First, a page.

Topics: Oxygen, Heart, Blood Pages: 2 (636 words) Published: October 24, 2014

Cigarette smoke:
According to McMillan et al (2013), the addictive substance in tobacco smoke that makes smokers addicts is nicotine. Addicted smokers will always feel inactive until they smoke enough nicotine. Along with nicotine, smokers also inhale over 7,000 chemicals in cigarette smoke. Most of these chemicals come from burning tobacco leaf. A number of of these compounds are chemically active and brings about damaging changes in the body. Tobacco smoke contains about 60 chemicals causing cancer. Smoking causes harm to almost every body organ hence causing most diseases and generally poor health. The most damaging components of tobacco smoke are:

It is a term that refers to a mixture of particles which are suspended in tobacco smoke. These particles contain chemicals, as well as cancer-causing substances. Tar is brown and sticky posing stains on fingernails, teeth, and lung tissue. Carbon monoxide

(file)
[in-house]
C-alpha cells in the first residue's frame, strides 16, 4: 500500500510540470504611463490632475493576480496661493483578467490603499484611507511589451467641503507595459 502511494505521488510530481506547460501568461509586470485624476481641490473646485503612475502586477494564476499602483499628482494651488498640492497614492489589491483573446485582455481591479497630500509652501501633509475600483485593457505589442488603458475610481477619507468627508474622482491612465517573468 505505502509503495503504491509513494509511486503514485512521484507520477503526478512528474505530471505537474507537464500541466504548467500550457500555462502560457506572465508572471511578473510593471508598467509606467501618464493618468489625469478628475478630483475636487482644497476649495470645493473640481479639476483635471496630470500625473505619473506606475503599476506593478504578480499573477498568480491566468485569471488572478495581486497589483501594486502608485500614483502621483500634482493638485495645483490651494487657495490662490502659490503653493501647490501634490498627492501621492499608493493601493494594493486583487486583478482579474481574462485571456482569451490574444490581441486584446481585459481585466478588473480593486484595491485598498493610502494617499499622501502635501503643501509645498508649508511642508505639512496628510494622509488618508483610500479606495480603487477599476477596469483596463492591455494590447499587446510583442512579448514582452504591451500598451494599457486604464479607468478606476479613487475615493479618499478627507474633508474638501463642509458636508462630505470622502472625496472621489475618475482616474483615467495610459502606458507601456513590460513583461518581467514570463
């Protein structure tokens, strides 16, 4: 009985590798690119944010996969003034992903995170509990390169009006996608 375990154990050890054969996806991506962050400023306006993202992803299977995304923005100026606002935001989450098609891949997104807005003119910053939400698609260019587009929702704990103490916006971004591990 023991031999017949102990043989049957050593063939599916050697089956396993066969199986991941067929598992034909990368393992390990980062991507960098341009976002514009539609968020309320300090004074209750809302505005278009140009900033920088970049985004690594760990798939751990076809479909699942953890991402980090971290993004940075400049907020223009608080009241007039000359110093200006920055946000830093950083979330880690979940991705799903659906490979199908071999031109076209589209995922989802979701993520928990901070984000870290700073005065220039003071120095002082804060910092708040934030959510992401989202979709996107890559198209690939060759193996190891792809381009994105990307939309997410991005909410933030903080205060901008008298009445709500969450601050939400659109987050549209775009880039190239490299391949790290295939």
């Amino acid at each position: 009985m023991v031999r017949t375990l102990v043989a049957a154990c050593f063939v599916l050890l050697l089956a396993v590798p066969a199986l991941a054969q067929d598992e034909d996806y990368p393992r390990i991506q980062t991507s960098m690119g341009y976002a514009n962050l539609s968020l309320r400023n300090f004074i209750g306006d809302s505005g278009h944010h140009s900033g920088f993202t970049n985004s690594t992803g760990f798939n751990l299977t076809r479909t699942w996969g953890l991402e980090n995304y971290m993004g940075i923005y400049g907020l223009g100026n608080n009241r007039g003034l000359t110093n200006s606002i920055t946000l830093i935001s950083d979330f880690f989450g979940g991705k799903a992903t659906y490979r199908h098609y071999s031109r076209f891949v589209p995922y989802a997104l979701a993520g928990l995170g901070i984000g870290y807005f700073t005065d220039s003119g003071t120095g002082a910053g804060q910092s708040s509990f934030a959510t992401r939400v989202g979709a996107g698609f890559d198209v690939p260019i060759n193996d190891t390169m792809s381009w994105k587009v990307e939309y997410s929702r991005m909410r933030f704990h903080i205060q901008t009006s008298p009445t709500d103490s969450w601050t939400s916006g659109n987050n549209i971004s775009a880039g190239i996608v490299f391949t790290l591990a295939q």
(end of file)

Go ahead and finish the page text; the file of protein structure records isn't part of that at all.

This gas is deadly if consumed in large amount because it replaces oxygen in the red blood cell. Red blood cell contains haemoglobin that transports oxygen molecules from the lungs to other parts of the body. On the other hand, haemoglobin has higher affinity to carbon monoxide as compared to oxygen. This shows that less oxygen reaches the brain, muscles, heart and other organs Hydrogen cyanide

The lungs have tiny hair that help in moving foreign substances out. Hydrogen cyanide prevents this lung clearance system from functioning properly hence poisonous chemicals in tobacco smoke can pile up inside the lungs. Other chemicals in cigarette smoke that harms the lungs include nitrous oxide, hydrocarbons, organic acids, oxidizing agents and phenols. Free radicals

These are extremely reactive chemicals that can destroy the blood vessels and the heart muscles. They react with the cholesterol therefore leading to the build-up of fatty material on the walls of the artery. Their effects lead to...

References: Edlin, G. Golanty, E. and McCormack, B. (1999). Essential for Health and Wellness, Toronto: Jone and Bartlett Publishers. Pp280
McMillan, B and Starr, C. (2013). Human Biology, Belmont: Brooks/Cole, Cengage Learning Pp 179
Starr, C., Ever, C. and Starr, L. (2009). Biology Today and Tomorrow with Physiology, Belmont: Brooks/Cole, Cengage Learning pp 432
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